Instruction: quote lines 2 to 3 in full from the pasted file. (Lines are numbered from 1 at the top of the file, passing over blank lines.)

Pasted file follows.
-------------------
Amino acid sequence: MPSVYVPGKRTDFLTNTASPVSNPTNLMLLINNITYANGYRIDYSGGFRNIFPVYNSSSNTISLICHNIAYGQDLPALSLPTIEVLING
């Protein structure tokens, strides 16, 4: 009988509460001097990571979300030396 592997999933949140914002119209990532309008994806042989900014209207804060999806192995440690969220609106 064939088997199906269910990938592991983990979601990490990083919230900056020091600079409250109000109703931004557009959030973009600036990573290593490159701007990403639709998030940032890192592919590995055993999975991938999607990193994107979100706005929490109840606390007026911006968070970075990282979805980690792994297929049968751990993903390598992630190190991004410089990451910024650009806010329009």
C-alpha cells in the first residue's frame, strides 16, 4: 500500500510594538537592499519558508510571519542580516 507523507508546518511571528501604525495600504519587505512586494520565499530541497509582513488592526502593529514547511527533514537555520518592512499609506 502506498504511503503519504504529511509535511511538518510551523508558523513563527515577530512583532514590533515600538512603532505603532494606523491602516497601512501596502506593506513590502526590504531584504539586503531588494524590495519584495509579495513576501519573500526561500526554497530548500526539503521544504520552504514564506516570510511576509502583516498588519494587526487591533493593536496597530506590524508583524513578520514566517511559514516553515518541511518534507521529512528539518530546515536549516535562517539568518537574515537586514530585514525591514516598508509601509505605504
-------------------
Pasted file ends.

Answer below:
């Protein structure tokens, strides 16, 4: 009988509460001097990571979300030396 592997999933949140914002119209990532309008994806042989900014209207804060999806192995440690969220609106 064939088997199906269910990938592991983990979601990490990083919230900056020091600079409250109000109703931004557009959030973009600036990573290593490159701007990403639709998030940032890192592919590995055993999975991938999607990193994107979100706005929490109840606390007026911006968070970075990282979805980690792994297929049968751990993903390598992630190190991004410089990451910024650009806010329009």
C-alpha cells in the first residue's frame, strides 16, 4: 500500500510594538537592499519558508510571519542580516 507523507508546518511571528501604525495600504519587505512586494520565499530541497509582513488592526502593529514547511527533514537555520518592512499609506 502506498504511503503519504504529511509535511511538518510551523508558523513563527515577530512583532514590533515600538512603532505603532494606523491602516497601512501596502506593506513590502526590504531584504539586503531588494524590495519584495509579495513576501519573500526561500526554497530548500526539503521544504520552504514564506516570510511576509502583516498588519494587526487591533493593536496597530506590524508583524513578520514566517511559514516553515518541511518534507521529512528539518530546515536549516535562517539568518537574515537586514530585514525591514516598508509601509505605504